This was a banner year for gaming. From the dark alleys of Yharnam to the farthest reaches of space, from hidden ancient tombs and mythical beasts to a lone creature’s journey through a blind forest, 2015 has been replete with amazing experiences and unforgettable moments. Over the next six days, we’ll bring you our most memorable moments, characters, and all the things that stood out to us this year, culminating in our top 10 for the site.
For our fourth day, we’ll be sharing our favorite performances of the year, the best DLC, and the best indie game of the year. Jay Malone will also share his top 10 list, which is sadly devoid of wrestling games. Maybe next year.
Best DLC: The Taken King (Destiny)
Runner-ups: Trespasser (Dragon Age: Inquisition), Hearts of Stone (The Witcher 3: Wild Hunt)
The story of Destiny so far is very similar to spoiled milk turning into delicious cheese. While the initial launch of Destiny was hugely disappointing, Destiny rallied with The Taken King, and has since devoured countless hours of my life. Many of the issues that players had with Destiny in the first year have been corrected, and I’m very excited to see what’s next for the franchise. — Travis Northup
Best Handheld Game: Yo-Kai Watch
Runner-ups: Lost Dimension, Persona 4 Dancing All Night
After many years of catching monsters and training them up, I felt burnt out on the whole “catch ’em all” genre. Yo-Kai Watch was the breath of fresh air that got me back into it, with a completely new setting and a far-cry from the pocket monsters I had been accustomed to. Nabbing ghouls involves more than just weakening them, but negotiating and luring them to your side a la Shin Megami Tensei. The battle system and its combat wheel is simple to use, yet leads to some really engaging meta-gaming. If anything could dethrone the king of catch-em, it’s Yo-Kai Watch. — Eric Van Allen
Best Indie Game: Her Story
Runner-ups: Undertale, Ori and the Blind Forest
2015 saw some serious indie stars in both Her Story and Undertale. They both embodied what it means to be an independent game. But the one that showed that heart throughout its entire runtime was Her Story. Sam Barlow’s search engine-fueled story takes the player through a host of emotions, and eventually situates them with one of confusion, but odd satisfaction. Her Story introduced multiple unique mechanics that helped build an expert narrative, one led by main actress Viva Seifert. Seifert does a perfect job of capturing her character and motivations into bite-sized video clips. With all of that backing him, Barlow created an addictive, memorable dive into an expertly crafted character. — Jay Malone
Best Female Performance: Viva Seifert as Hannah (Her Story)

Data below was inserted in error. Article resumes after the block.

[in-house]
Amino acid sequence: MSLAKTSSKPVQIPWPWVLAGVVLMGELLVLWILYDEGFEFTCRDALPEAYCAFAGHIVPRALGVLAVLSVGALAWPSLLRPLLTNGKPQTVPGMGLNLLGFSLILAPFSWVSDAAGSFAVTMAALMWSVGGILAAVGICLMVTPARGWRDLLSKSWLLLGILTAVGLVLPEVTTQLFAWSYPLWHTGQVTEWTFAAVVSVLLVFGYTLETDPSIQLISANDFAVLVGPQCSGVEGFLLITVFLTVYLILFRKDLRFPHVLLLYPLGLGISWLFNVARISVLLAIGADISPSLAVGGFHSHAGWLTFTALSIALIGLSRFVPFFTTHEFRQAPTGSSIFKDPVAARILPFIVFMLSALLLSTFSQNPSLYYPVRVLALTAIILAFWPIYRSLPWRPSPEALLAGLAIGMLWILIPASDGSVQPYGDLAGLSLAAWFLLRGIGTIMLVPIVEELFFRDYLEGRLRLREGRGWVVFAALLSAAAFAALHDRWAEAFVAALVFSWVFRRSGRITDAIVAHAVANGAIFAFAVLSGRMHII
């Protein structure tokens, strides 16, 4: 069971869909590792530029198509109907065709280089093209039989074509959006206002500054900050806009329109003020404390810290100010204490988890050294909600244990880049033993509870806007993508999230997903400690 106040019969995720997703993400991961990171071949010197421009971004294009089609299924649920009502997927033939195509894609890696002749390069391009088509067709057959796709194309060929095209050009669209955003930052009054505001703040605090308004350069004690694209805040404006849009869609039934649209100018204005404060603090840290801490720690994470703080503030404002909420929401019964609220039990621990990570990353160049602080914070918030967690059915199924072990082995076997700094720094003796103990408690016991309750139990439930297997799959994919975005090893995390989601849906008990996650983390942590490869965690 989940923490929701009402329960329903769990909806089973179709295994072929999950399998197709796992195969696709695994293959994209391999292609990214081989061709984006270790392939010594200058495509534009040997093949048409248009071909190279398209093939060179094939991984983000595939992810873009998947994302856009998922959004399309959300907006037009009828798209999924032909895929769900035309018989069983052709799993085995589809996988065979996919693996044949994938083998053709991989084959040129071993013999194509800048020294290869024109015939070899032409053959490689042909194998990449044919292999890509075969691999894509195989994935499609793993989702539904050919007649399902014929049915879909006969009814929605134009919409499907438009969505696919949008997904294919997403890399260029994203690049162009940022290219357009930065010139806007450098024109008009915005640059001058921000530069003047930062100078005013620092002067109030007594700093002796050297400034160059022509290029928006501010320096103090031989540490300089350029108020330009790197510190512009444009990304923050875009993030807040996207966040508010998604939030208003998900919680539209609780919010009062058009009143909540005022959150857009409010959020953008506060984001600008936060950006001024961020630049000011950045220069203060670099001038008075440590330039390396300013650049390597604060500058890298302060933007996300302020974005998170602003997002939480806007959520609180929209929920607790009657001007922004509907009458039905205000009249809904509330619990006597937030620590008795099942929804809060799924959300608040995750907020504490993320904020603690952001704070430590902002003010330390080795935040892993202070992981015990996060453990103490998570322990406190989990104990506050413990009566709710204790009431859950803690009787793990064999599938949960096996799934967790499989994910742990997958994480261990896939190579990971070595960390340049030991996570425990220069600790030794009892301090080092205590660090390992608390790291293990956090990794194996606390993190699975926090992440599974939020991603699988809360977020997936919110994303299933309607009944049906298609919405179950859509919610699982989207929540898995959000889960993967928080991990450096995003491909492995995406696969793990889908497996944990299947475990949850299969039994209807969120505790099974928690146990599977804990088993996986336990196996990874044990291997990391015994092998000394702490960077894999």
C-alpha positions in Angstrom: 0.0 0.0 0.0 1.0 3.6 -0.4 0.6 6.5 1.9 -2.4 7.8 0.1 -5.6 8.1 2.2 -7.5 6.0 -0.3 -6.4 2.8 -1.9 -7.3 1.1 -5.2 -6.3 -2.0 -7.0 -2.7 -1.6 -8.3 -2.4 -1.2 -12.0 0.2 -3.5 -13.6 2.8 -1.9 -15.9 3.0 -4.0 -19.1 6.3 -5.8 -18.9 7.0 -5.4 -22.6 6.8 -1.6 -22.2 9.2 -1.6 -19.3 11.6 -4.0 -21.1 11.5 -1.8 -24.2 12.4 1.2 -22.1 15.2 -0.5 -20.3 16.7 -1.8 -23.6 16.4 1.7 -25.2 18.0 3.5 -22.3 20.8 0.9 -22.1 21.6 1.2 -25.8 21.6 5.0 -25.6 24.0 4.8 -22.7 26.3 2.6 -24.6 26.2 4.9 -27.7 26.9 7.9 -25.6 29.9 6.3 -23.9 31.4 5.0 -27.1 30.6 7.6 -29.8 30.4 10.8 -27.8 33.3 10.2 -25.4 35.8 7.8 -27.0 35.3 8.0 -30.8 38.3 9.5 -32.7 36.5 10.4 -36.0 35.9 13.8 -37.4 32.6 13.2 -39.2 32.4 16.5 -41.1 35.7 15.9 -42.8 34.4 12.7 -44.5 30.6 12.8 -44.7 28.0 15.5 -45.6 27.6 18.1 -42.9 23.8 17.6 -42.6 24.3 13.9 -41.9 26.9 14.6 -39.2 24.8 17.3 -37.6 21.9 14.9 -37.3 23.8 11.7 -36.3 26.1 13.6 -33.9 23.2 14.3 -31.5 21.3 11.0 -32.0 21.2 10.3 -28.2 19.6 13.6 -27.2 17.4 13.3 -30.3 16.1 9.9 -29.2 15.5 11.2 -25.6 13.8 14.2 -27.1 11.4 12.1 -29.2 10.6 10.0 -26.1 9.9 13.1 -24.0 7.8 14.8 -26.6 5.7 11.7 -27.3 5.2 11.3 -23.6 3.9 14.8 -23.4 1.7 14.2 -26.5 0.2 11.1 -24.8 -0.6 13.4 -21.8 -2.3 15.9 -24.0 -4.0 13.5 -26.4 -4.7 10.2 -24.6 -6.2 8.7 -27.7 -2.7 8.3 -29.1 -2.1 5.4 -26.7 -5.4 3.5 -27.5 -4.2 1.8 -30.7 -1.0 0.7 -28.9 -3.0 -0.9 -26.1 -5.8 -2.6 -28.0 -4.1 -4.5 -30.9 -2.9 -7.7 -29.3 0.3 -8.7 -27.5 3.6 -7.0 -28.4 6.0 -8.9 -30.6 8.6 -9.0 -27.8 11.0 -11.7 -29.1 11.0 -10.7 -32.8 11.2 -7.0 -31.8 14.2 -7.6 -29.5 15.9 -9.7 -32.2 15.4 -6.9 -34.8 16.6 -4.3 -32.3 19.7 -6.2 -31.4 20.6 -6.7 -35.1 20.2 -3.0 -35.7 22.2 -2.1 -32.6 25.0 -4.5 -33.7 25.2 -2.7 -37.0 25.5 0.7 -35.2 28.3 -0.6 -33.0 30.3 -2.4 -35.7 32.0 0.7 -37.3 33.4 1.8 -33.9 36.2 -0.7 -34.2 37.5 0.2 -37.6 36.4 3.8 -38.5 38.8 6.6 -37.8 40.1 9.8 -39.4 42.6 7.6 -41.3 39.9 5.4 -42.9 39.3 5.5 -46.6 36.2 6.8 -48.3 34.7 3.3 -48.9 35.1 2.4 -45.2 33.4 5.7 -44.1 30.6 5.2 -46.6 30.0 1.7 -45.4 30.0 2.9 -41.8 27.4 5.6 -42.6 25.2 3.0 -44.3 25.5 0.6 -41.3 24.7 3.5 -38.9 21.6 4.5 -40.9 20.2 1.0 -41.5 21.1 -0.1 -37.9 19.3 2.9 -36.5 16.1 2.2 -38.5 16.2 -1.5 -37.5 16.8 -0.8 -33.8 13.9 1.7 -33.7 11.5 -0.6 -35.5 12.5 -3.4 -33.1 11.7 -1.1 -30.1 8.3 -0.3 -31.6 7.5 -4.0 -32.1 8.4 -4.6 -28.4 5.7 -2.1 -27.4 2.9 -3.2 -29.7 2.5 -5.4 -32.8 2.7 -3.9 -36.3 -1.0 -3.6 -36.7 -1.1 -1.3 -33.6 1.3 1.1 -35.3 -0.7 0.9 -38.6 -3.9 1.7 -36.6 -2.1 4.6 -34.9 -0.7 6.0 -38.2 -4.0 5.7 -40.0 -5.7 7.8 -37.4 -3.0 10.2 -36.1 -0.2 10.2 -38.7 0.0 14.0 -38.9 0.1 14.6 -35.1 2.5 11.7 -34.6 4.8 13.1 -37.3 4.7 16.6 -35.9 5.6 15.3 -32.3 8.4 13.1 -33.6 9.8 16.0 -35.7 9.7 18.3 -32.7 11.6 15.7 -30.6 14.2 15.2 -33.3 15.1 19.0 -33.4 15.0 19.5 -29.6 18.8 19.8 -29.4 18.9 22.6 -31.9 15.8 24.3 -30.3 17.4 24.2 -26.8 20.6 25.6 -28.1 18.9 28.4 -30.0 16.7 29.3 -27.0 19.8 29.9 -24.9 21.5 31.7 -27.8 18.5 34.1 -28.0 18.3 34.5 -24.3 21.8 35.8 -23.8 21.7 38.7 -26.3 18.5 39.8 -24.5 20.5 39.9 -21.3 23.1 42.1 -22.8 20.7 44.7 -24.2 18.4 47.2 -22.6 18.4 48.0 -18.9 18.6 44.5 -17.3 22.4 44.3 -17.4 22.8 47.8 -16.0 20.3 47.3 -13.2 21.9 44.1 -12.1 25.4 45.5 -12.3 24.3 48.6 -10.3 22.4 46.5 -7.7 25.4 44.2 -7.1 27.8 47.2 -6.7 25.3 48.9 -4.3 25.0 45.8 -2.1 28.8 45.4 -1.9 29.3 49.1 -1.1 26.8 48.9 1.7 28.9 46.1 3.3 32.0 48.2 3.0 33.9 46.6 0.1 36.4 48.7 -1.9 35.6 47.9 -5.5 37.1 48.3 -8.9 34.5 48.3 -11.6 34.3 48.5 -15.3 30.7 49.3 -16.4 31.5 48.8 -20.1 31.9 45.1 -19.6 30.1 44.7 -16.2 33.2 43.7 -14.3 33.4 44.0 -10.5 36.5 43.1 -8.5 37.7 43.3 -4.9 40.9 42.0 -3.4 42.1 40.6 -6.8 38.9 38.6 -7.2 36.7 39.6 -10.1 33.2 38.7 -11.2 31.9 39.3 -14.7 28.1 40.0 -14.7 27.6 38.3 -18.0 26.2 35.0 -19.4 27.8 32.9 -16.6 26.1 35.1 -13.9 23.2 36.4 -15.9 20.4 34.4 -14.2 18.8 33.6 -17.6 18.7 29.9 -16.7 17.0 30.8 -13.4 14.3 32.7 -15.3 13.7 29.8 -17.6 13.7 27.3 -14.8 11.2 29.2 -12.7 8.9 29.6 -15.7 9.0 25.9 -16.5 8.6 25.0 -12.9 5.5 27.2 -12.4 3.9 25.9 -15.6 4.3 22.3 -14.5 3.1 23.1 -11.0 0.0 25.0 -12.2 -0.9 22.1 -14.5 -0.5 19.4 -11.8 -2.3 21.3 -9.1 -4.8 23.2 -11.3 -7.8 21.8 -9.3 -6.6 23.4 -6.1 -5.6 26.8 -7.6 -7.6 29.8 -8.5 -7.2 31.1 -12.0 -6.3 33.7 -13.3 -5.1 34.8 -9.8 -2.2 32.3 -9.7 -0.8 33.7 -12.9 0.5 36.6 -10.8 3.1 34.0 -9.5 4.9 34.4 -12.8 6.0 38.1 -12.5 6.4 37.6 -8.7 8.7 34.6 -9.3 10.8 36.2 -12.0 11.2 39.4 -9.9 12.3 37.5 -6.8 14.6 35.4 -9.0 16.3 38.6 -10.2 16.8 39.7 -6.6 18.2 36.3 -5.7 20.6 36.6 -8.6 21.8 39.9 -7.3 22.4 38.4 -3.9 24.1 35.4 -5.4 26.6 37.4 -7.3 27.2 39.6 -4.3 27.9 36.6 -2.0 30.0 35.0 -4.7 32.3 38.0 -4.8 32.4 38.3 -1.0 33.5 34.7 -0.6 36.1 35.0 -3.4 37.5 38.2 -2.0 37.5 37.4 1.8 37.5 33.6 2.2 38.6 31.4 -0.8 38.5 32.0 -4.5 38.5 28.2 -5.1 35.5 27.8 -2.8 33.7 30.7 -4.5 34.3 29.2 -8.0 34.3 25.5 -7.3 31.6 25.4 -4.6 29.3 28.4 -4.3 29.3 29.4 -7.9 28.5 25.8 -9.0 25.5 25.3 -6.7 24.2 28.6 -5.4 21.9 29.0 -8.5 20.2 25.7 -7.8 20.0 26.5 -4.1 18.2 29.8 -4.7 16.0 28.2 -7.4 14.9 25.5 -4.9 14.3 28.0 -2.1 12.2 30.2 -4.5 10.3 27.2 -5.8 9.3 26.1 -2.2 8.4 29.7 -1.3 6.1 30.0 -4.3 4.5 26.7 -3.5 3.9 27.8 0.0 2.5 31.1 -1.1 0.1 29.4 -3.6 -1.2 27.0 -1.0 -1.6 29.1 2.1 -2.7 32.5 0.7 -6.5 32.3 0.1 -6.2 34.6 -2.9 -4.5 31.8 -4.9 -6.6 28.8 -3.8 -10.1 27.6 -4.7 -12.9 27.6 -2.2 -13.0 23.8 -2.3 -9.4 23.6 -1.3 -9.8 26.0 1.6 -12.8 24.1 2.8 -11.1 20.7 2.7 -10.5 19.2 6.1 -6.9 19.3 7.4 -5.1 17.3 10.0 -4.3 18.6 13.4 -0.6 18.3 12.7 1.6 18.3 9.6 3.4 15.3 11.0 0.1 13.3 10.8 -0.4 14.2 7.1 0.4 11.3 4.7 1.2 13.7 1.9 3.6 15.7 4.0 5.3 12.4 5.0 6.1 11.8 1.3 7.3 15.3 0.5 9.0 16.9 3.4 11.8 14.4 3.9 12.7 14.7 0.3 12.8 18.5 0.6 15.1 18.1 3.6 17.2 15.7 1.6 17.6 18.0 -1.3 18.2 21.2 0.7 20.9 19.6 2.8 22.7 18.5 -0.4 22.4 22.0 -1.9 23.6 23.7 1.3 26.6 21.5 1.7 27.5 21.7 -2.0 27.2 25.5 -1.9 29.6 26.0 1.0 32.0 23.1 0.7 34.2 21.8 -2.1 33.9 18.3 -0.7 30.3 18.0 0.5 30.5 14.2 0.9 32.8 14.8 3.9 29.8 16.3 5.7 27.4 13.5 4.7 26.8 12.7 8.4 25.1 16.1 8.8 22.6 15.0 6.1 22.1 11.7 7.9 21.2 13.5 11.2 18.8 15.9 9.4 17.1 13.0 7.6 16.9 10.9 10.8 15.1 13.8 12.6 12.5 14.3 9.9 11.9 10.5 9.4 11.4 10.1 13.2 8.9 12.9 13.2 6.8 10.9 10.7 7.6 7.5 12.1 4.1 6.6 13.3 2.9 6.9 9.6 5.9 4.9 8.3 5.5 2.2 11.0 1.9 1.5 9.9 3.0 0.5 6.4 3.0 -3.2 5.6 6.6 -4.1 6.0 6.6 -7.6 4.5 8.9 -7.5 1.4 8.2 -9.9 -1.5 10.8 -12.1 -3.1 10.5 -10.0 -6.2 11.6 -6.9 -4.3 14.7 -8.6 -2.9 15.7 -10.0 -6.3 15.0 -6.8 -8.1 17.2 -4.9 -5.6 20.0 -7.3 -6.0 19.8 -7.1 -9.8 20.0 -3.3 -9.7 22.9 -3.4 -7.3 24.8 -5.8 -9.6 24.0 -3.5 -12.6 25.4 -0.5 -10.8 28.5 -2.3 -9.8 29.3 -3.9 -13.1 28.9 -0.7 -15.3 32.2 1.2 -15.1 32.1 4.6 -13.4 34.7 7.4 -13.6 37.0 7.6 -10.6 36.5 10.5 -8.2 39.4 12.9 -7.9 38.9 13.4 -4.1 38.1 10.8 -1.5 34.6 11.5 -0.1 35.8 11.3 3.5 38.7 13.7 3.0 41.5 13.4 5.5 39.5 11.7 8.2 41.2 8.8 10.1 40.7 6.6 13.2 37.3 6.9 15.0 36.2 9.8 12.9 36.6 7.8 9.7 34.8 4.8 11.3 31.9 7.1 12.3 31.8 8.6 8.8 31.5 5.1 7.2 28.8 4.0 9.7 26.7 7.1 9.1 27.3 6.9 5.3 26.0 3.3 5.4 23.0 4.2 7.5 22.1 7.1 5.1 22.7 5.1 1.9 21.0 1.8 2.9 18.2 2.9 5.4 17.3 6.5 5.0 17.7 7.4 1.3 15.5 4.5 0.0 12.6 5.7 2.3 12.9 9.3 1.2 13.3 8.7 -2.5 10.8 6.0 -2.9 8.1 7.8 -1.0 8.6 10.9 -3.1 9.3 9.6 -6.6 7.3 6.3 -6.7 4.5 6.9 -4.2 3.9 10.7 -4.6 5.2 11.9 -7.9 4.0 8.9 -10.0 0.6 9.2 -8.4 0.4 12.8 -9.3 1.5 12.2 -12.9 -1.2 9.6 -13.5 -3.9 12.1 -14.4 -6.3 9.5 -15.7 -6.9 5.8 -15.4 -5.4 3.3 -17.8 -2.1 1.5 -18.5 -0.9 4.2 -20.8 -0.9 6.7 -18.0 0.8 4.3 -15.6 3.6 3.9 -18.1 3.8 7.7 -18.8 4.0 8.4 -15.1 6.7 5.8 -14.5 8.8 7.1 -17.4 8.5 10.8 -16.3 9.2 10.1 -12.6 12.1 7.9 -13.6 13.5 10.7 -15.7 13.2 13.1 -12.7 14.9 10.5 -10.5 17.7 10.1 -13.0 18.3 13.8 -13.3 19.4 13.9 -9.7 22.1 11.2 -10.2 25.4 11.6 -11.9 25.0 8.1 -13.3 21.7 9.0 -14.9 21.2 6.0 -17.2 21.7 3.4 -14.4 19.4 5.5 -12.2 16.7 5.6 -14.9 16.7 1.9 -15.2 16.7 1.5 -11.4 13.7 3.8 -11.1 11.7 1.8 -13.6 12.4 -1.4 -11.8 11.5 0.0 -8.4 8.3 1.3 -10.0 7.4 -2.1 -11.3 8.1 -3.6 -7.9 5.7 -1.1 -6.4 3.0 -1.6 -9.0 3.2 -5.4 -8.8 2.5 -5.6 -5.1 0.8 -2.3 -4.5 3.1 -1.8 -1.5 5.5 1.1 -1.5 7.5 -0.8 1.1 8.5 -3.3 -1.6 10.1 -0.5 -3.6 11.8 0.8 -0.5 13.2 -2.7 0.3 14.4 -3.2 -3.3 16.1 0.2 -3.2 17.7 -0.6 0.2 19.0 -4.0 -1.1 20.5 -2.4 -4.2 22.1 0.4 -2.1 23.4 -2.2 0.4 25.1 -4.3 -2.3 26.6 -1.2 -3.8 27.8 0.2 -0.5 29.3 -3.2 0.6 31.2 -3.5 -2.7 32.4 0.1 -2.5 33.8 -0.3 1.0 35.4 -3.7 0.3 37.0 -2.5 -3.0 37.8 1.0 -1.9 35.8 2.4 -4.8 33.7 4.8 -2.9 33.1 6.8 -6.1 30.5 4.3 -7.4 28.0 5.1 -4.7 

Runner-ups: Camilla Luddington as Lara Croft (Rise of the Tomb Raider), Victoria Atkins as Evie Frye (Assassin’s Creed: Syndicate)
Her Story was going to sail or sink on the performance of its main subject, Viva Seifert’s Hannah. The entire game revolves around Seifert being able to sell the intrigue and mystery surrounding the cold murder case, and to make you want to delve deeper into Hannah’s psyche. The performance that Seifert puts on is nothing short of intoxicating, as she effortlessly plays not one, but two characters, and portrays them so masterfully that you’re left wondering as to the true nature of Hannah. You see deep into Hannah’s psychosis, her issues, her past, but never deep enough to find the whole truth. Seifert reels the audience in and sells the entire package flawlessly, and proves the power of human actors and FMV in games. — Eric Van Allen
Best Male Performance: Kris Holden-Ried as Crawford Starrick (Assassin’s Creed: Syndicate)
Runner-ups: Rami Malek as Josh (Until Dawn), Dameon Clarke as Handsome Jack (Tales from the Borderlands)
Crawford Starrick is this year’s best-performed, worst-utilized male character. Actor Kris Holden-Ried’s haunting performance of an industry-owner-turned-hopeful-revolutionary is one of the highlights of Assassin’s Creed Syndicate, but it’s a shame he primarily only appears in brief bookends of the game’s chapters.
One scene in particular stands out as an example of Holden-Ried’s excellent performance. Halfway through the game, as the Frye twins continuously kill off those close to Starrick, he retreats to his piano, performing a solo of the song “Then You’ll Remember Me,” asking only to not be disturbed. When his wish is not granted by an employee he, without hesitation, shoots the man, before immediately returning to his song. It’s all at once terrifying and heartbreaking.
Holden-Ried plays Starrick as a man of dedication, blind by his dreams of an idyllic, Templar-ruled England. It’s unfortunate, though, that he did not receive more screentime in the game. — Blake Hester